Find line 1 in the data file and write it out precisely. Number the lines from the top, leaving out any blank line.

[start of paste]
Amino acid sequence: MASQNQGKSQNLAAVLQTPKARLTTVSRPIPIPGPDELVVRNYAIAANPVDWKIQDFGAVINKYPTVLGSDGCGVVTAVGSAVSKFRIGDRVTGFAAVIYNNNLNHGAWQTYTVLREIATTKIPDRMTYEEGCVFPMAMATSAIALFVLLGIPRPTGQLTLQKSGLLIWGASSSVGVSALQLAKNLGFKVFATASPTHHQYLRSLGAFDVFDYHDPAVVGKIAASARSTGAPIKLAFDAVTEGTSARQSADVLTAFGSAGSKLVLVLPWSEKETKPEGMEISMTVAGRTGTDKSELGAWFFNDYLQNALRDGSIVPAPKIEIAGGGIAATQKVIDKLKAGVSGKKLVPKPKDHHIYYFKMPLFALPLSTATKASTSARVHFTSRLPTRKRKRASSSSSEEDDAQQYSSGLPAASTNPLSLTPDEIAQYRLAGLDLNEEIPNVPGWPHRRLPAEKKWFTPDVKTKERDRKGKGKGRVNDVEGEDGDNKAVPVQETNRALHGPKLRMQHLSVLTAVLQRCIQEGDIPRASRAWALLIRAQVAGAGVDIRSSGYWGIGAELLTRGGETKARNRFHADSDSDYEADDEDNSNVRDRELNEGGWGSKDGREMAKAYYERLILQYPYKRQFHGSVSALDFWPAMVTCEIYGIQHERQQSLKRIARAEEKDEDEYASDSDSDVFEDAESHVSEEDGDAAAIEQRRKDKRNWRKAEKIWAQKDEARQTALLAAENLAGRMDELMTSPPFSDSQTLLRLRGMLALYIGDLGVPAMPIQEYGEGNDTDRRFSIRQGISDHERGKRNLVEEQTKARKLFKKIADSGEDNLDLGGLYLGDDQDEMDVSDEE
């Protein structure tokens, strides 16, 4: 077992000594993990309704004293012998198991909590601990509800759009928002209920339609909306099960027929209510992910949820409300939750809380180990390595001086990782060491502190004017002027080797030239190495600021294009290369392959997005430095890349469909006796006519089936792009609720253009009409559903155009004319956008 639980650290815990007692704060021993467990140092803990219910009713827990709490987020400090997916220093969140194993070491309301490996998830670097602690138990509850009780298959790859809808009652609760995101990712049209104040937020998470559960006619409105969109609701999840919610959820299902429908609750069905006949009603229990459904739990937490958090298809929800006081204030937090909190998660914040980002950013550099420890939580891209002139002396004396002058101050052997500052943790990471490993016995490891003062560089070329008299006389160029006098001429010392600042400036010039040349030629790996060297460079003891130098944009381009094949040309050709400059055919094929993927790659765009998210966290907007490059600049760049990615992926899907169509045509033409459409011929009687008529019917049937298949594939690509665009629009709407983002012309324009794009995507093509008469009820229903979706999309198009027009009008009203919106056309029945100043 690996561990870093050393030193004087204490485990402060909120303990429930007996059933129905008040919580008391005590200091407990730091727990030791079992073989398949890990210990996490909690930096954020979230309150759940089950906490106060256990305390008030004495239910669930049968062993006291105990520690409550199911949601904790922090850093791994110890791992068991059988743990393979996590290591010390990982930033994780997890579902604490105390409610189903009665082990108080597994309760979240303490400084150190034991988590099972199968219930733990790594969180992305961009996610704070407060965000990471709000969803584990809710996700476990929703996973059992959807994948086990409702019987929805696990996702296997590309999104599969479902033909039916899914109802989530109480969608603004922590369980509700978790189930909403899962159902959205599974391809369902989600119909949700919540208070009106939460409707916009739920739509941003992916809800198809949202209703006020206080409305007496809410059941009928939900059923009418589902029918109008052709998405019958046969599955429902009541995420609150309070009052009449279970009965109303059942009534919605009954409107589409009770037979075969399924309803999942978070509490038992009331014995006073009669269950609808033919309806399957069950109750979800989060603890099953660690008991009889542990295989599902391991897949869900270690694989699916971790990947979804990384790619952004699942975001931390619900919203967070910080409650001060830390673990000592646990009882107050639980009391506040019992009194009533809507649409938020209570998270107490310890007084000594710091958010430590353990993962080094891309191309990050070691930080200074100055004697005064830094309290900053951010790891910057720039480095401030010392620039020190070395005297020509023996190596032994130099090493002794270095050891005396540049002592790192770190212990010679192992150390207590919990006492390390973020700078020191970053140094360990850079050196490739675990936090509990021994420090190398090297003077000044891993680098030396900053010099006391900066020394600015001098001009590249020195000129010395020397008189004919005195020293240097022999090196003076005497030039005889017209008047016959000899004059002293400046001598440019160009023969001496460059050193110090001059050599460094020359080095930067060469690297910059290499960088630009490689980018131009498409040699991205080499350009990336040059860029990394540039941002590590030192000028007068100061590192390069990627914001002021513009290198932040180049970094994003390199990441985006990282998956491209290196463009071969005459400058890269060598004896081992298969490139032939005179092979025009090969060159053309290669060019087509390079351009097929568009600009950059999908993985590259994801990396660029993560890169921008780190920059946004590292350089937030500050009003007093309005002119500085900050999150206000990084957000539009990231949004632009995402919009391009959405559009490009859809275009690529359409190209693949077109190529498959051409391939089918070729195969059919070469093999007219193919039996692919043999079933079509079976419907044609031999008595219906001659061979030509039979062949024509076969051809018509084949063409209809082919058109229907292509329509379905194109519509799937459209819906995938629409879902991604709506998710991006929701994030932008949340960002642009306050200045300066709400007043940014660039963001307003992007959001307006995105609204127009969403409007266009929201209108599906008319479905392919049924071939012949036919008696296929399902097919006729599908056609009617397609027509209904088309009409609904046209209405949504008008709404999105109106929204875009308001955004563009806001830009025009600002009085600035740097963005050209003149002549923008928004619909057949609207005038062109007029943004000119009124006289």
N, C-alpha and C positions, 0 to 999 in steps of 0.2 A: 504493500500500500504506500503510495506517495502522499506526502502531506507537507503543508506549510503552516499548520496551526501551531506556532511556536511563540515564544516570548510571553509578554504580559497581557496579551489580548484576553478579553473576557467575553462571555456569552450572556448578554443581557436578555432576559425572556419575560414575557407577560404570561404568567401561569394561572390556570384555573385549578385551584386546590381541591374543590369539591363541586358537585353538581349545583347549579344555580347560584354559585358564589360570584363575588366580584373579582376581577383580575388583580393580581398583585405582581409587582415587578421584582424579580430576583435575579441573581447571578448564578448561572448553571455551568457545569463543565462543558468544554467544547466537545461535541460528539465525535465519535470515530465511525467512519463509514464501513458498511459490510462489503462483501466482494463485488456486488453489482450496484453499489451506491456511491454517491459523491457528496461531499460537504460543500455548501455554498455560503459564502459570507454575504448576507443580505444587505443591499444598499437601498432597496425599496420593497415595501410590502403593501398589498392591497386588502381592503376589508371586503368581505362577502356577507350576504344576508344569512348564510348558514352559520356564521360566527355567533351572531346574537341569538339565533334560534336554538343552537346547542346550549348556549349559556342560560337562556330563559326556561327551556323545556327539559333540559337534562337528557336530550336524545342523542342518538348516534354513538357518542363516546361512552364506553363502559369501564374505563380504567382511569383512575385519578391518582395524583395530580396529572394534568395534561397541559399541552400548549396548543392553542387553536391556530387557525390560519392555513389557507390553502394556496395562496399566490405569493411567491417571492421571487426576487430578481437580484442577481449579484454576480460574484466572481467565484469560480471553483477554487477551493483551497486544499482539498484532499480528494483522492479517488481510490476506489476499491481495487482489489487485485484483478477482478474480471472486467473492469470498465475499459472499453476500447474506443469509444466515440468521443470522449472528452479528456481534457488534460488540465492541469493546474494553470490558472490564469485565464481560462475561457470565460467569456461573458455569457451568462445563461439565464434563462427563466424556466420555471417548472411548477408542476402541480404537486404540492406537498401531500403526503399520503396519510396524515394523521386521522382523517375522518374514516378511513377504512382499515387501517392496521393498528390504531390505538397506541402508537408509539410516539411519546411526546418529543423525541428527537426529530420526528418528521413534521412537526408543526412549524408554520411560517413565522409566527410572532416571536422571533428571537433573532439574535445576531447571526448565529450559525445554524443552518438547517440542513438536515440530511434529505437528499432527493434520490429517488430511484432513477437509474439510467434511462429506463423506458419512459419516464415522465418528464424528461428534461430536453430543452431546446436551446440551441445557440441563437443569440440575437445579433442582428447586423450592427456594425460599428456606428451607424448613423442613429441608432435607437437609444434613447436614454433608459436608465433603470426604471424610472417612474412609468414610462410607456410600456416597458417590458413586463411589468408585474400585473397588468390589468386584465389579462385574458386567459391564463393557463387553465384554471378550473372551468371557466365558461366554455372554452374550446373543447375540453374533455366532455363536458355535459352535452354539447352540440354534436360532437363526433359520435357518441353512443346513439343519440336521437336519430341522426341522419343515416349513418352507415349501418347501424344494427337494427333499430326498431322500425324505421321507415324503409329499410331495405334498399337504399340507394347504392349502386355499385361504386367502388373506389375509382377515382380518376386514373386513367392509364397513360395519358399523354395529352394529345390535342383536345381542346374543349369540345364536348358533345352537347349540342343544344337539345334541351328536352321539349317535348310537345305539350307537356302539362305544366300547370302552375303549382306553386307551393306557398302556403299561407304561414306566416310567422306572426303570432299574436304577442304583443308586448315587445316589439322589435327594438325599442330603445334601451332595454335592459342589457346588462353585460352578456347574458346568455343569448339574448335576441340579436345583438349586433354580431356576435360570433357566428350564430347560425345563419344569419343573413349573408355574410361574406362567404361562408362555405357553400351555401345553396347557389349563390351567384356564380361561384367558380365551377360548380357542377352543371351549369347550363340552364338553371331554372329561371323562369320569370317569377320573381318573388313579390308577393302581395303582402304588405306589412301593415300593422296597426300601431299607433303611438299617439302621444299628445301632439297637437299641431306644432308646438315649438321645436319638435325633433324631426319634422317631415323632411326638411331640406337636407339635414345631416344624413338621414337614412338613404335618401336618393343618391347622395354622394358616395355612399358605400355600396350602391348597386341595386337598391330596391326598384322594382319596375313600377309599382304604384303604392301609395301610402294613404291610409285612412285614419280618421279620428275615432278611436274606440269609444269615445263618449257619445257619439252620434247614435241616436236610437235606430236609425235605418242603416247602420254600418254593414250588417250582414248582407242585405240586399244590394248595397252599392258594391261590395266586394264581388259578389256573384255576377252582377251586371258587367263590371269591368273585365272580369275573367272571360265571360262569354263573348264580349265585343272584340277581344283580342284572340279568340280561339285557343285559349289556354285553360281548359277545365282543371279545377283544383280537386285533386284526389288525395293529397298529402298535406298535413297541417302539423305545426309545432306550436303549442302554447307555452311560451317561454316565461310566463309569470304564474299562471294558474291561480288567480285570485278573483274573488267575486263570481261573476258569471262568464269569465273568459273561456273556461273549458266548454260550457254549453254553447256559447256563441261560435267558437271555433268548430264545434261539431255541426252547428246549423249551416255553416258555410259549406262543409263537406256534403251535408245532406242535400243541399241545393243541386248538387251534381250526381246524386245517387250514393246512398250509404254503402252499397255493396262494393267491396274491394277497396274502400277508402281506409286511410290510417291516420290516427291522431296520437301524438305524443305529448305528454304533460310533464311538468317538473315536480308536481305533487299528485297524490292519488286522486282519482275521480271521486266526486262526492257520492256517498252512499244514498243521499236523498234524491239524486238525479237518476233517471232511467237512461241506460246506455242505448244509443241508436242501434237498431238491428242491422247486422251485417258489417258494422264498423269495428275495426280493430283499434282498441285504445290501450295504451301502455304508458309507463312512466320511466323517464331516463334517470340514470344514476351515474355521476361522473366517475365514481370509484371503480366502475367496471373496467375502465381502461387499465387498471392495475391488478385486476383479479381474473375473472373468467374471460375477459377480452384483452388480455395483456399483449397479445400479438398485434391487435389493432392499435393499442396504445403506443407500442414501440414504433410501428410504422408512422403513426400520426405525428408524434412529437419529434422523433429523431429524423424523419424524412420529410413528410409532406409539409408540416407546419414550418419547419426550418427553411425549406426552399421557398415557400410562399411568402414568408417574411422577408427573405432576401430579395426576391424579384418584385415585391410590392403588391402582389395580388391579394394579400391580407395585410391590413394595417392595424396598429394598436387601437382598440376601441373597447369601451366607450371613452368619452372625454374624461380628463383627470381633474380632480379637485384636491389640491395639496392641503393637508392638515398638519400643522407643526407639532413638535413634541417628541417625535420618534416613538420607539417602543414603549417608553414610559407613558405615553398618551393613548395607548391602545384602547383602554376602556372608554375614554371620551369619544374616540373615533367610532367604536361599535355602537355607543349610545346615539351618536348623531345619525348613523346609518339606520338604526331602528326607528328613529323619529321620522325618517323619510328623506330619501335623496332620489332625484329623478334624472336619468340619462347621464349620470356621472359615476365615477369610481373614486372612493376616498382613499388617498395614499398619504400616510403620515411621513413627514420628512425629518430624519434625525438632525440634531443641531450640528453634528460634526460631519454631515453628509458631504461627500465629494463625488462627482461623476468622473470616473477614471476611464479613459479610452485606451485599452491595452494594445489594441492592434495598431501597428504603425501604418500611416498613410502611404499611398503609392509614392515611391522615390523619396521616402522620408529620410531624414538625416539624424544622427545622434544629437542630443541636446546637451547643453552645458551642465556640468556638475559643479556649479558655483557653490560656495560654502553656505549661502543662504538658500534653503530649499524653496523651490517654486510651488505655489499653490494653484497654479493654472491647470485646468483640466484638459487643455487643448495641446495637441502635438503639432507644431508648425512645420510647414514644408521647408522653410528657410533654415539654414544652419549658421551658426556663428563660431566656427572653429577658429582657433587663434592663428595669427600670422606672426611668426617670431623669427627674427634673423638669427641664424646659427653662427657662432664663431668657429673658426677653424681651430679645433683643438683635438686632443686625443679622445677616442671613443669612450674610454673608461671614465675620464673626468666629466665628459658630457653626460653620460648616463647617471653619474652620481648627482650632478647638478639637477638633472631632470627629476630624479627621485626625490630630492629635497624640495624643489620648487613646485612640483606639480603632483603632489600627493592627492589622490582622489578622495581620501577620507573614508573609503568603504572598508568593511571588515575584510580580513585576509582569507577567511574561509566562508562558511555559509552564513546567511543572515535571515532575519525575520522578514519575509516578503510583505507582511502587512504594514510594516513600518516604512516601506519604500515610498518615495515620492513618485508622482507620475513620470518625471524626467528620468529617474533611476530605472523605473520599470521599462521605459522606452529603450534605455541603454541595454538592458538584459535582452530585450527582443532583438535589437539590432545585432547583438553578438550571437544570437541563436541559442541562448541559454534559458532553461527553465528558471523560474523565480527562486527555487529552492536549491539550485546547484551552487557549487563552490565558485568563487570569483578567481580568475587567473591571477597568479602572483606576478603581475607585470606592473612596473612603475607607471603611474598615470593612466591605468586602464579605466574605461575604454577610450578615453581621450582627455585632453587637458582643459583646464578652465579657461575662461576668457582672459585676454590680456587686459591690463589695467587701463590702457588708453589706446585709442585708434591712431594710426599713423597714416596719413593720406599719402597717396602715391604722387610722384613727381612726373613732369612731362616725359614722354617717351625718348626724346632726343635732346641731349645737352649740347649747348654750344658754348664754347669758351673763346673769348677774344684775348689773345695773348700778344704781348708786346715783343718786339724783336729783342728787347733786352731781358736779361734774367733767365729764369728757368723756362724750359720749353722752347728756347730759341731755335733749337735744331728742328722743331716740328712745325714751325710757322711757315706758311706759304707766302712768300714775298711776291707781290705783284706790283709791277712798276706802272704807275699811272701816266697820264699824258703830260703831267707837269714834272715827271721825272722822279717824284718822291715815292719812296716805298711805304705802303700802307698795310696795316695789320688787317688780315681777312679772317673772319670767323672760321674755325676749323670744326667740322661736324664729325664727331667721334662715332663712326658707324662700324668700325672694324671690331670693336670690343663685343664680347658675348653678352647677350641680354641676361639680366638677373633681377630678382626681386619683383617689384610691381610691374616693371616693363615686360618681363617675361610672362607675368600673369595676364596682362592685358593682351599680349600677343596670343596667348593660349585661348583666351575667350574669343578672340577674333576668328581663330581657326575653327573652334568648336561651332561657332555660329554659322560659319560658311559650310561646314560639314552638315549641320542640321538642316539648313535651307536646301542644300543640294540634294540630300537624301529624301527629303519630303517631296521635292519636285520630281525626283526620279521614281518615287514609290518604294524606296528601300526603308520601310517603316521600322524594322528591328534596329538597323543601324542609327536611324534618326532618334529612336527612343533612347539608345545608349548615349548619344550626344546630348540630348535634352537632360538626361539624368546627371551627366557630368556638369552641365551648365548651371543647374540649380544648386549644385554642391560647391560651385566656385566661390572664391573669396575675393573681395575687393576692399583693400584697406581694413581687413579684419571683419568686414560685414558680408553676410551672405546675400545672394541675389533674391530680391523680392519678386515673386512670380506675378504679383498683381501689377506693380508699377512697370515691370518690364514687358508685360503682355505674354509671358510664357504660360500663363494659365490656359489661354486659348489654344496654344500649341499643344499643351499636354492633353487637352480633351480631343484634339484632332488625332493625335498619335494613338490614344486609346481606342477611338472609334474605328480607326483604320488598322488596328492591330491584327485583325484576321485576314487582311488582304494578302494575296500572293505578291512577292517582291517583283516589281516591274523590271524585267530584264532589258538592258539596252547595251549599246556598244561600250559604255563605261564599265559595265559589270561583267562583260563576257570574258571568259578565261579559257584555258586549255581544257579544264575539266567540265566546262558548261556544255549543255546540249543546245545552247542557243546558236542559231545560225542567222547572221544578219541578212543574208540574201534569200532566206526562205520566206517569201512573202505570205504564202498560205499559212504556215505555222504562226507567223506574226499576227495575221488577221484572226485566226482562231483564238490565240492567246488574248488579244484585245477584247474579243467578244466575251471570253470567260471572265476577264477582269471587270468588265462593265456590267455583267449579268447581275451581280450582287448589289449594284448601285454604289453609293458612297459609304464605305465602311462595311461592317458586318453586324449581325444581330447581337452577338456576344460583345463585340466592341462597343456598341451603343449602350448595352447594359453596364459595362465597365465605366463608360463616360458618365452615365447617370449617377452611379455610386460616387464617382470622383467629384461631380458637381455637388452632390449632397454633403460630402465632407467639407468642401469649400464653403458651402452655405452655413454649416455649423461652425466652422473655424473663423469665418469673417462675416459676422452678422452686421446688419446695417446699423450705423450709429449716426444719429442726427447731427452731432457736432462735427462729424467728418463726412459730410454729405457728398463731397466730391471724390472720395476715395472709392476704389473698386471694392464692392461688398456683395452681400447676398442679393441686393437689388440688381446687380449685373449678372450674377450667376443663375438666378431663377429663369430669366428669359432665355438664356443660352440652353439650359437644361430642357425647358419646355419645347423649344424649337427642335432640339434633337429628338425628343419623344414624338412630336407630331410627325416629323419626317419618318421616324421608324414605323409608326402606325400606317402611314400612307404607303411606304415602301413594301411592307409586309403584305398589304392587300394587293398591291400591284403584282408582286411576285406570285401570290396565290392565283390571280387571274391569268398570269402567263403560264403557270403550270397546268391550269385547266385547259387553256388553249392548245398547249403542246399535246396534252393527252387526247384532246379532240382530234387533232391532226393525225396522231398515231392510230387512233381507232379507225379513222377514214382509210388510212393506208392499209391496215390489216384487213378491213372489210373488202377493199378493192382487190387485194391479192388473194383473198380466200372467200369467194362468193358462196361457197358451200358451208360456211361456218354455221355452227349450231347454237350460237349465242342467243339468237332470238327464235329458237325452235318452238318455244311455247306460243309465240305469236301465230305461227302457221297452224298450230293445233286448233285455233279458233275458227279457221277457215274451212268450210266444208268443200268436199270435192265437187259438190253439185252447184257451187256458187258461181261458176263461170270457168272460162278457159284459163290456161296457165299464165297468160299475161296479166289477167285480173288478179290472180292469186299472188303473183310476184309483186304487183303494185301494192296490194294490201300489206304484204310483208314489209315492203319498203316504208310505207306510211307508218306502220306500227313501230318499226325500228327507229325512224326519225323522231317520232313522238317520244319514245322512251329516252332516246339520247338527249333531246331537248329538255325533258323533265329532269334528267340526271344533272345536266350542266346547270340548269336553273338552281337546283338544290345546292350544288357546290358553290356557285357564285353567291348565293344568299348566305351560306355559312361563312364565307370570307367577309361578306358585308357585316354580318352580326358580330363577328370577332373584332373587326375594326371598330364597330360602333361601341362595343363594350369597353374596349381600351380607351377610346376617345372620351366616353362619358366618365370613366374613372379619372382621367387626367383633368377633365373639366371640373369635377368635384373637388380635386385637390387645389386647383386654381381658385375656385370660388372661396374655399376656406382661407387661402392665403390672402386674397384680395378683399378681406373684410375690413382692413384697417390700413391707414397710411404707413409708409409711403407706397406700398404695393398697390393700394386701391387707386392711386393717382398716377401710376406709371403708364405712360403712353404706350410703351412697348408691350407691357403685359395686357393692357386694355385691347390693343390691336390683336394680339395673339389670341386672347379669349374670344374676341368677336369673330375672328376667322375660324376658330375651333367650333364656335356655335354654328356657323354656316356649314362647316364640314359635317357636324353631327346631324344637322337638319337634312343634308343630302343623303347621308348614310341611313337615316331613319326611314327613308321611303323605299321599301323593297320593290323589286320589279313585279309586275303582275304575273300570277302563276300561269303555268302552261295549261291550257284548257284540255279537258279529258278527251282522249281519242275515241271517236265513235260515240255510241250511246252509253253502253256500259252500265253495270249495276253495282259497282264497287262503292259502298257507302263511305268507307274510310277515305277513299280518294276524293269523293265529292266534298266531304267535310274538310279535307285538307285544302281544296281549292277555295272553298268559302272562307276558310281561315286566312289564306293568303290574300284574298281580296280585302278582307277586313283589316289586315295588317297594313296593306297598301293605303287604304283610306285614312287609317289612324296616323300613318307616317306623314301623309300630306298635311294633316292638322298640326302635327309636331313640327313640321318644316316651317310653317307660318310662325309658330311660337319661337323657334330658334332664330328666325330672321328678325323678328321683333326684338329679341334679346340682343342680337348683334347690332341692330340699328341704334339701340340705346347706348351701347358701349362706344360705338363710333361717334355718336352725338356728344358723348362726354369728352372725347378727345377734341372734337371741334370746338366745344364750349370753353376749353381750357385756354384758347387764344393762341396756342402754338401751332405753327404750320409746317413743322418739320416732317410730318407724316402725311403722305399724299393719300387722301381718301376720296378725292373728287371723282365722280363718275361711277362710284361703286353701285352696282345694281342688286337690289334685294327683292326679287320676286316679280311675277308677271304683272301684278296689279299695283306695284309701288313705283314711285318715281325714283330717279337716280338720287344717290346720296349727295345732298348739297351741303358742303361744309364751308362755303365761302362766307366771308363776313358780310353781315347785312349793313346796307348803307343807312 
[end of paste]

Amino acid sequence: MASQNQGKSQNLAAVLQTPKARLTTVSRPIPIPGPDELVVRNYAIAANPVDWKIQDFGAVINKYPTVLGSDGCGVVTAVGSAVSKFRIGDRVTGFAAVIYNNNLNHGAWQTYTVLREIATTKIPDRMTYEEGCVFPMAMATSAIALFVLLGIPRPTGQLTLQKSGLLIWGASSSVGVSALQLAKNLGFKVFATASPTHHQYLRSLGAFDVFDYHDPAVVGKIAASARSTGAPIKLAFDAVTEGTSARQSADVLTAFGSAGSKLVLVLPWSEKETKPEGMEISMTVAGRTGTDKSELGAWFFNDYLQNALRDGSIVPAPKIEIAGGGIAATQKVIDKLKAGVSGKKLVPKPKDHHIYYFKMPLFALPLSTATKASTSARVHFTSRLPTRKRKRASSSSSEEDDAQQYSSGLPAASTNPLSLTPDEIAQYRLAGLDLNEEIPNVPGWPHRRLPAEKKWFTPDVKTKERDRKGKGKGRVNDVEGEDGDNKAVPVQETNRALHGPKLRMQHLSVLTAVLQRCIQEGDIPRASRAWALLIRAQVAGAGVDIRSSGYWGIGAELLTRGGETKARNRFHADSDSDYEADDEDNSNVRDRELNEGGWGSKDGREMAKAYYERLILQYPYKRQFHGSVSALDFWPAMVTCEIYGIQHERQQSLKRIARAEEKDEDEYASDSDSDVFEDAESHVSEEDGDAAAIEQRRKDKRNWRKAEKIWAQKDEARQTALLAAENLAGRMDELMTSPPFSDSQTLLRLRGMLALYIGDLGVPAMPIQEYGEGNDTDRRFSIRQGISDHERGKRNLVEEQTKARKLFKKIADSGEDNLDLGGLYLGDDQDEMDVSDEE